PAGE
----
Alessandrini S.,54 Energy | Ferrero E.,University of Piemonte Orientale
International Journal of Environment and Pollution | Year: 2011

In this work, a Lagrangian particle model able to account for simple chemical reactions between NO and O 3 has been improved to consider the photolysis of NO 2. A system of chemical equations is numerically solved on a Eulerian grid, while the particle trajectories are moved in a Lagrangian frame. The NO x emissions of a power plant in real atmosphere, situated in a complex topography environment, have been considered as a test case. The simulated episodes refer to the diurnal time, when the ultraviolet radiation activates the NO 2. Comparisons between NO/NO 2's concentrations ratio are presented in terms of scatter plots and statistical indexes analysis. Copyright © 2011 Inderscience Enterprises Ltd. Source

Izutsu K.,Nagoya University | Takano M.,Nagoya University | Furuya S.,University of Aalborg | Iida T.,54 Energy
Renewable Energy | Year: 2012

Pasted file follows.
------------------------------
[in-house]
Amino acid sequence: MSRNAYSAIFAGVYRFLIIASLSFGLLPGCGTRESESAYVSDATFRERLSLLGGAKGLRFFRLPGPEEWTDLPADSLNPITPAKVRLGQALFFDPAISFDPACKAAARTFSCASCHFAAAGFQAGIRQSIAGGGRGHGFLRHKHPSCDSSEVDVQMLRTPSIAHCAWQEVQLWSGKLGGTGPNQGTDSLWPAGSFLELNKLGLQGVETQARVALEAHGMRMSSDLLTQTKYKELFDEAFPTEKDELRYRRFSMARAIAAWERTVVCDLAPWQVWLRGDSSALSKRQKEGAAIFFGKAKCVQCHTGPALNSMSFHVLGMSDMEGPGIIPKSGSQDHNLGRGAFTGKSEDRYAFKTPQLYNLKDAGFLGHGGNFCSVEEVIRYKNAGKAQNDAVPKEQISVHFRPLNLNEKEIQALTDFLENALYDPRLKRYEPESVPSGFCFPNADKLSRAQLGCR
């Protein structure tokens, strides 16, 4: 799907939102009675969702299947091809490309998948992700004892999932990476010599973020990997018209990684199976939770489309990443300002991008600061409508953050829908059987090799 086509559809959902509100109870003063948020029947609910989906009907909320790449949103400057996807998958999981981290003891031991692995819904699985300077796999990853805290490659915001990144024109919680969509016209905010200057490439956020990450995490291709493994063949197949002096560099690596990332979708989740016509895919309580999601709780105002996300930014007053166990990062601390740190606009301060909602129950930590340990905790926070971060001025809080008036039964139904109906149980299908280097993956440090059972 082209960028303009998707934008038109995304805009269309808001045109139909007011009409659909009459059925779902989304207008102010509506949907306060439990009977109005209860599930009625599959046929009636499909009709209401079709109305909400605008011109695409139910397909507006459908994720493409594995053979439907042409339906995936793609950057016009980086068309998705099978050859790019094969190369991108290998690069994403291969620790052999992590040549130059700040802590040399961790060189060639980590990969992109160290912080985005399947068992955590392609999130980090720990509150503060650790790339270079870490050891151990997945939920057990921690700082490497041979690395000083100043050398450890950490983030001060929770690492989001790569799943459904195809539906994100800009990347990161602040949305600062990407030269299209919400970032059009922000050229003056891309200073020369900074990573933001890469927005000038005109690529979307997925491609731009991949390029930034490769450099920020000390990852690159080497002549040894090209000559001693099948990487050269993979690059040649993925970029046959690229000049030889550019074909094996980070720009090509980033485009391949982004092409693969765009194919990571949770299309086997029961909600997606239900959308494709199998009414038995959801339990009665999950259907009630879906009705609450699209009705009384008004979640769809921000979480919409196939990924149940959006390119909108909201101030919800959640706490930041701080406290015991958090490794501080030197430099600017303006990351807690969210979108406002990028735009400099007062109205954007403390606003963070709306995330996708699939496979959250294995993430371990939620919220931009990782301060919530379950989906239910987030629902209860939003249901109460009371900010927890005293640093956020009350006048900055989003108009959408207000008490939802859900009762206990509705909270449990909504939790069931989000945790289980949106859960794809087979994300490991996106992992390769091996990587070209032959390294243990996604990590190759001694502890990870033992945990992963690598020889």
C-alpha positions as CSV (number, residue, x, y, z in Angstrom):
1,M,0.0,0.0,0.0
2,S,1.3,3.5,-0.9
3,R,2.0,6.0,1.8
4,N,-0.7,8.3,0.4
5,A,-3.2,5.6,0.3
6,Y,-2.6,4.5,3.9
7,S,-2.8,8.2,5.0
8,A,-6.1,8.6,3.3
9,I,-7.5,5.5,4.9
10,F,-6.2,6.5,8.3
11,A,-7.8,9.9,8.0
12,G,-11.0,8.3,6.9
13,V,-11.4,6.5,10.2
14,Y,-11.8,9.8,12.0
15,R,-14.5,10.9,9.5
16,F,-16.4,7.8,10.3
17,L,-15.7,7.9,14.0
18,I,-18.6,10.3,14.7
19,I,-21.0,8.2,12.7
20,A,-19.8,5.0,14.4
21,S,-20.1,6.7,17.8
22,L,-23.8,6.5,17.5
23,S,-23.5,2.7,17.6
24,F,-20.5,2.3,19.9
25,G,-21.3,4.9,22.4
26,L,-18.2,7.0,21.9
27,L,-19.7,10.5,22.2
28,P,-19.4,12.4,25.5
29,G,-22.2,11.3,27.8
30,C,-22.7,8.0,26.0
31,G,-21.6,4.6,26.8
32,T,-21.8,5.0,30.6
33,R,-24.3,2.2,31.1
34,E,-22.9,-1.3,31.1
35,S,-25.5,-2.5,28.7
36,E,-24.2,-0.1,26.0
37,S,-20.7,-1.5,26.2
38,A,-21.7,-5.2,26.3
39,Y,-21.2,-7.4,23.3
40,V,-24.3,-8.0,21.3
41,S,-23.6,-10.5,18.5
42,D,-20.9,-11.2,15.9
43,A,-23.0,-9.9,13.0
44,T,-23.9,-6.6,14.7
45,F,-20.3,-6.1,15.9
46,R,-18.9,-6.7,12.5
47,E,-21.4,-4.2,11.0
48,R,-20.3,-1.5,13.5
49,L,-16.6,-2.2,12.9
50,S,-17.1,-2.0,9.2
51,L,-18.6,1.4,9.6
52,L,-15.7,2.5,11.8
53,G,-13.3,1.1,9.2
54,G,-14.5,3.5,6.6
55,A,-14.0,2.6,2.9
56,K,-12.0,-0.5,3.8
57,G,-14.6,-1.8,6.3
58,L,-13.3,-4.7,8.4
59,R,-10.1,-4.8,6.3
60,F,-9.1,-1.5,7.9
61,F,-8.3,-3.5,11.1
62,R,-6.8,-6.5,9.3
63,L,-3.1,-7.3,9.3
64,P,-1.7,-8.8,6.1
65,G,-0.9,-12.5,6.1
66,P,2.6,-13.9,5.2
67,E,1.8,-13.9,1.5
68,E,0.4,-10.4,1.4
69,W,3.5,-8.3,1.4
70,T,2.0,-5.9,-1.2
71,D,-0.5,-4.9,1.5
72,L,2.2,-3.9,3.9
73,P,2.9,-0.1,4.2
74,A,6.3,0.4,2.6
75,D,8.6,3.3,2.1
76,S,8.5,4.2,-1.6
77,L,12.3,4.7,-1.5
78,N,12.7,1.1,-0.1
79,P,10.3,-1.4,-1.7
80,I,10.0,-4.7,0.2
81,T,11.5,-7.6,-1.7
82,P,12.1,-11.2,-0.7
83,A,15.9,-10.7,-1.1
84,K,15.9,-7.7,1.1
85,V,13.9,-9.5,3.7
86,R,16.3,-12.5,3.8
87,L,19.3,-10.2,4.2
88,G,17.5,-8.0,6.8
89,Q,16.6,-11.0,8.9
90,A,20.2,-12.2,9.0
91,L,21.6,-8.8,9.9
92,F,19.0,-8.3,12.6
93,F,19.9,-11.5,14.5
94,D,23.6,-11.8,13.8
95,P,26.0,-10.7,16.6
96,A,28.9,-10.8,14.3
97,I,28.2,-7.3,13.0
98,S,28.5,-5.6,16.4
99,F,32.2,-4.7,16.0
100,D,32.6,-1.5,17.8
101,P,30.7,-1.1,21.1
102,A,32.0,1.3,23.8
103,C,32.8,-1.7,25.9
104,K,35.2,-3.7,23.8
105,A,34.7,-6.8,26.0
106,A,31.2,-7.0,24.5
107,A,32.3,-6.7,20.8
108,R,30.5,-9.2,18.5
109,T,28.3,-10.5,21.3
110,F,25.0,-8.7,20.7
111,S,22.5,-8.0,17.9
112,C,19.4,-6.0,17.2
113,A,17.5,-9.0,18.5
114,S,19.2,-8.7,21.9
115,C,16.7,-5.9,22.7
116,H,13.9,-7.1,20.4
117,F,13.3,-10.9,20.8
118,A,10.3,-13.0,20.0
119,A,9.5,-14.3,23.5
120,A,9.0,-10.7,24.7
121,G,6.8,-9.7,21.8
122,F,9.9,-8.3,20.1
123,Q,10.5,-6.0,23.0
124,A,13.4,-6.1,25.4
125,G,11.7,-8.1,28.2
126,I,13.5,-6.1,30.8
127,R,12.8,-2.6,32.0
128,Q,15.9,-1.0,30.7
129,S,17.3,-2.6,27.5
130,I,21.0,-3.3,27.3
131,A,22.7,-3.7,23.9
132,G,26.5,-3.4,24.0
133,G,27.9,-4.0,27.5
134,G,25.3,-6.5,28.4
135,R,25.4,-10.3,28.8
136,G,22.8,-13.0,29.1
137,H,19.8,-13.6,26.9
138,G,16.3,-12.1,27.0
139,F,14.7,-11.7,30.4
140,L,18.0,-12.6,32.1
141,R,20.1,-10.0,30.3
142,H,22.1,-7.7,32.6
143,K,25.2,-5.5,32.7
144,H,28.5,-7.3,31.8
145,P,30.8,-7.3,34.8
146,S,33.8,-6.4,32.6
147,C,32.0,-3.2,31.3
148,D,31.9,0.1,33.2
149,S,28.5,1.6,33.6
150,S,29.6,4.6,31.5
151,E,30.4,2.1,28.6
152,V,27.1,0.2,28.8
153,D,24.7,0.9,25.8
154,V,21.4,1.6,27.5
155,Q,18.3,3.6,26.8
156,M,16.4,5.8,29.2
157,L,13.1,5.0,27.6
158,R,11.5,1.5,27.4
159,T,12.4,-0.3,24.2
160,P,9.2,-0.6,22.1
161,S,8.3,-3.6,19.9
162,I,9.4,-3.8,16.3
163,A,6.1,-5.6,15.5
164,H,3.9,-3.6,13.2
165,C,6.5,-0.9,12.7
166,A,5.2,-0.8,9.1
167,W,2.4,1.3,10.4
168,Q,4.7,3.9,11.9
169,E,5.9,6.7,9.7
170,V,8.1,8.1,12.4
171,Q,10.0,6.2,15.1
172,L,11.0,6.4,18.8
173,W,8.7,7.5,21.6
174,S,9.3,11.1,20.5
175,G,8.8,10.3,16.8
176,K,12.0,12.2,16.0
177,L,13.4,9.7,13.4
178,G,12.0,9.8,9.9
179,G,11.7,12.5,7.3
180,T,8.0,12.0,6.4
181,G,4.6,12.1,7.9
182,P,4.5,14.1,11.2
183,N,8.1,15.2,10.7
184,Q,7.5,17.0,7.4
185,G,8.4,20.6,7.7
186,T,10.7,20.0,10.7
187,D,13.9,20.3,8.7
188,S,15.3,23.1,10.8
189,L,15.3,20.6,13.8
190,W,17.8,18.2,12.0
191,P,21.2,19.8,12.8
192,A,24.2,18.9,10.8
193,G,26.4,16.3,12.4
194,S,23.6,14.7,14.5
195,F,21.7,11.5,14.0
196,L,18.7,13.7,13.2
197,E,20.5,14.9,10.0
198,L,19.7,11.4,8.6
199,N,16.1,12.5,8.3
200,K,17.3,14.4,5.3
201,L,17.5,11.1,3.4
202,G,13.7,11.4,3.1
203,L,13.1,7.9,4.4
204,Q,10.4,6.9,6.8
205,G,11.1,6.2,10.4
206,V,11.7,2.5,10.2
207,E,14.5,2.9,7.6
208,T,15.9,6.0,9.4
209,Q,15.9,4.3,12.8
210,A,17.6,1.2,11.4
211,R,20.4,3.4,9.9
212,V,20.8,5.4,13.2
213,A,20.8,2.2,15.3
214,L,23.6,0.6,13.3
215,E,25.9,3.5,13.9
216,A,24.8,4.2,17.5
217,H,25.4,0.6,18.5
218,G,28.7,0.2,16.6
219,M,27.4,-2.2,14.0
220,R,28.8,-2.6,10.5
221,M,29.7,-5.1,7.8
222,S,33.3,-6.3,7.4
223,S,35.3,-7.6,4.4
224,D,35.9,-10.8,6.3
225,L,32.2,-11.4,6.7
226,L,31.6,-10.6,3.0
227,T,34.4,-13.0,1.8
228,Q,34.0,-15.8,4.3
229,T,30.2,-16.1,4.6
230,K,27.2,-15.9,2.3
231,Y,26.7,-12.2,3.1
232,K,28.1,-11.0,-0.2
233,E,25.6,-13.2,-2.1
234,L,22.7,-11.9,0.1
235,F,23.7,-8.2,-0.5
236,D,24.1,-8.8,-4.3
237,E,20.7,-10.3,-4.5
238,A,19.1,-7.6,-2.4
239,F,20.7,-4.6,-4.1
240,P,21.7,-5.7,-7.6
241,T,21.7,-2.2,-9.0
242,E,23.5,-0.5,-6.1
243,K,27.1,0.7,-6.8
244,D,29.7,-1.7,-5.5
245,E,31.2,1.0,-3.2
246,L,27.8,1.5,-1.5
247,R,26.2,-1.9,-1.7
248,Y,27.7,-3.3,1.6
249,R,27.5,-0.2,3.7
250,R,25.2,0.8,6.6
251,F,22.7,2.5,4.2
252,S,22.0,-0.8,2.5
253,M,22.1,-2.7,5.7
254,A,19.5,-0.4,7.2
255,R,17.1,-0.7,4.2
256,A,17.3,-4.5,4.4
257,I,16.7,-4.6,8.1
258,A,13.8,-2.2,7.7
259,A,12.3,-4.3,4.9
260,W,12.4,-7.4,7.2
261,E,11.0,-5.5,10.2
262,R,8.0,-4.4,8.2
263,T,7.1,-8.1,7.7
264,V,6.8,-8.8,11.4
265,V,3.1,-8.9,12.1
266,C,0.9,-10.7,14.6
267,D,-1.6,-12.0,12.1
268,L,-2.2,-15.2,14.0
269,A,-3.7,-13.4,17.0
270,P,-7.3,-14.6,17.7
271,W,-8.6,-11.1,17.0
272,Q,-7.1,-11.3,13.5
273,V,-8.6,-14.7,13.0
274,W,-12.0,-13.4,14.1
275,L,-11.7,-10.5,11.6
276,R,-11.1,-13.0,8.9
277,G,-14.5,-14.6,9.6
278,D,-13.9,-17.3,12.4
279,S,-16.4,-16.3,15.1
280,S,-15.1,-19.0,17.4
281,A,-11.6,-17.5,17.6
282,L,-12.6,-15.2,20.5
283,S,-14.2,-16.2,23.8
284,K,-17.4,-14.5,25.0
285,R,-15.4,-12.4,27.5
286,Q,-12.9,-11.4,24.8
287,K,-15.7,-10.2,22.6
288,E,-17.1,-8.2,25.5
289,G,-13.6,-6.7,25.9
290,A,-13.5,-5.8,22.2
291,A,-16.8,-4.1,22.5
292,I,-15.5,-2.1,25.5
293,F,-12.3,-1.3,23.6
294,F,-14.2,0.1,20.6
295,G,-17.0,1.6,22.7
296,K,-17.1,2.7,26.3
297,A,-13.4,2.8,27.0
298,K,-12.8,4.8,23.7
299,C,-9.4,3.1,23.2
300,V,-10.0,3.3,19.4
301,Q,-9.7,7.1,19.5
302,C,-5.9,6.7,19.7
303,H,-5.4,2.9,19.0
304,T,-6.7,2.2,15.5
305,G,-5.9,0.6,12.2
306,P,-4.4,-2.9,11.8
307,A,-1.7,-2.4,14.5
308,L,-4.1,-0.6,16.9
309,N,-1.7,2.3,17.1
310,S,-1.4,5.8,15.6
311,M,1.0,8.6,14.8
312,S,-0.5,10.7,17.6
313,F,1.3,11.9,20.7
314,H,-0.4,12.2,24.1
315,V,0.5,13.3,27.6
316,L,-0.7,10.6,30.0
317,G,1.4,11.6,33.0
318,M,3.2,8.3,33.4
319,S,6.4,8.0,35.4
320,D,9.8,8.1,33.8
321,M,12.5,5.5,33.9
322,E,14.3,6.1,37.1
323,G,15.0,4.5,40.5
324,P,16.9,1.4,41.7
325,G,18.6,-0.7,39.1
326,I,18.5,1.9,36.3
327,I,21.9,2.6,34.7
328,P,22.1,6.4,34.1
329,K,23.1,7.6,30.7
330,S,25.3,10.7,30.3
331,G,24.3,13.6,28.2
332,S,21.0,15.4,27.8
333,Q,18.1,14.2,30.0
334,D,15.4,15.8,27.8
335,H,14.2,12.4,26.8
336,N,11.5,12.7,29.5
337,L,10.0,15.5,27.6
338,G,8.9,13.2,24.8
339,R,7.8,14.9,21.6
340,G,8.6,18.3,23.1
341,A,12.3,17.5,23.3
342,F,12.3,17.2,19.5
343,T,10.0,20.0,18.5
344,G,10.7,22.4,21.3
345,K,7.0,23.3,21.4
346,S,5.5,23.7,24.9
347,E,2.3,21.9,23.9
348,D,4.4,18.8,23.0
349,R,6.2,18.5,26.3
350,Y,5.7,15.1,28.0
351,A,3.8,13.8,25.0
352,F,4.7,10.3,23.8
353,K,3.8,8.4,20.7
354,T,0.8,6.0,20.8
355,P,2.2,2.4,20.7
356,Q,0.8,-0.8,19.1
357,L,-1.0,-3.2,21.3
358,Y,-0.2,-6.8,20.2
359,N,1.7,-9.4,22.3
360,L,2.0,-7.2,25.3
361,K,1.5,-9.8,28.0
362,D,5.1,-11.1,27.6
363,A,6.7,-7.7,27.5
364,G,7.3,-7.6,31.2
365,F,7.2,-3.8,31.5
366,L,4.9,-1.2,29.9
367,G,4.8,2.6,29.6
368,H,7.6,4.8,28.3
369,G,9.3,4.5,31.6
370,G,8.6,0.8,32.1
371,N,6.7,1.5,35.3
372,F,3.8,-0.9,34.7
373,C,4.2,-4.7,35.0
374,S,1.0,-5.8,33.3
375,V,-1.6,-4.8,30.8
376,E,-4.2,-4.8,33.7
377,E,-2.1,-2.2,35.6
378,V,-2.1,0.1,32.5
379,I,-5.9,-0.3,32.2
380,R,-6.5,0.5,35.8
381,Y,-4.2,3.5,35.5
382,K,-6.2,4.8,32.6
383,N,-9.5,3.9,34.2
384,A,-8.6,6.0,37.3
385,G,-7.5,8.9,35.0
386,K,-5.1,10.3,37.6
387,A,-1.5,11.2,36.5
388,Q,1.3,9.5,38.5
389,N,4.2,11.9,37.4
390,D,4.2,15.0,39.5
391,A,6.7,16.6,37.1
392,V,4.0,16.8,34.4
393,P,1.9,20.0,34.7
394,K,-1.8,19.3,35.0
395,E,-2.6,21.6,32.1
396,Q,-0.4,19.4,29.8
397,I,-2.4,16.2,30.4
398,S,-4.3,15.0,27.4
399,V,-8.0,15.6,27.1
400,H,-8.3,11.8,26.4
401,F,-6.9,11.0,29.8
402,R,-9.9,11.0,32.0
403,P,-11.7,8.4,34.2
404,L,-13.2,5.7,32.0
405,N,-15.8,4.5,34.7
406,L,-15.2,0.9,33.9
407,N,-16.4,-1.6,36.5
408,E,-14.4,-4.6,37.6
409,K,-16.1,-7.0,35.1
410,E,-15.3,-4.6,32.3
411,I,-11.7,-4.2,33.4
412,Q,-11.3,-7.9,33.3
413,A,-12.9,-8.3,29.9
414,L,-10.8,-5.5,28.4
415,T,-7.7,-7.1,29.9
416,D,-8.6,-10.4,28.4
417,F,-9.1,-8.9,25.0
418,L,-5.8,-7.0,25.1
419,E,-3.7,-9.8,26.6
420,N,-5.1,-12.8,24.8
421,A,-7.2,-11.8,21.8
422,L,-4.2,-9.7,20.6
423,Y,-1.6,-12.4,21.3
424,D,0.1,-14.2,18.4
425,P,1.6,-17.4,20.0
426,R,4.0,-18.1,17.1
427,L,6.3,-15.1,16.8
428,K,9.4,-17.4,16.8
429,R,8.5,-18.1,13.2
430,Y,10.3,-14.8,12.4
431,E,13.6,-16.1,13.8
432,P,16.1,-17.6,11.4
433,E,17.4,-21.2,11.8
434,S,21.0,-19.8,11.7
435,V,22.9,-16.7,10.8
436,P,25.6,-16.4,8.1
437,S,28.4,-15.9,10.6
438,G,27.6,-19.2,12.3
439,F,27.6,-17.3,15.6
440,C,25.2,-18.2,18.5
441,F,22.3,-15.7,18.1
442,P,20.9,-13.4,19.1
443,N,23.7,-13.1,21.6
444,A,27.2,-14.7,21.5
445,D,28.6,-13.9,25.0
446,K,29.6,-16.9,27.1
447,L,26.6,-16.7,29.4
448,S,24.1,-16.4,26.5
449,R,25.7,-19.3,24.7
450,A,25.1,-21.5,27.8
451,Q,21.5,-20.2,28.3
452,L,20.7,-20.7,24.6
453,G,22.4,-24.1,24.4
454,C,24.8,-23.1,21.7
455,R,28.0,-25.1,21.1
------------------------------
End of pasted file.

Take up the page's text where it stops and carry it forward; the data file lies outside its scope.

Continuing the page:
This paper focuses on the critical actors (herein called Driving Actors) and their activities to promote sustainable energy policies and businesses in cases where renewable energy facilities are gradually installed in a local area by changes in lifestyle from one based on fossil fuels to a sustainable one. This paper aims to 1) evaluate activity to promote renewable energy in local community using analytical approaches as an iterative approach and stakeholder analysis, and 2) to propose an analytical framework for the RE implementation process and to describe the important roles of the Driving Actors. We investigated the case of Bizen city in Japan by participant observations. Consequently, Driving Actors are responsible for encouraging RE implementation in the local area. They coordinate and run the RE (Renewable Energy) program to gain experience and know-how as well as create a business scheme, which has business risk due to the absence of effective policies by the national government during the middle phase to promote local success of RE. If the national government implements effective policies to disseminate RE facilities during the middle phase, then the Takeoff phase is ascertained and existing big companies and financial organizations would begin to participate RE businesses. On the other hand, if the national government does not change its policy, Driving Actors must initiate a creative RE project using their expertise in the middle phase. © 2011 Elsevier Ltd. Source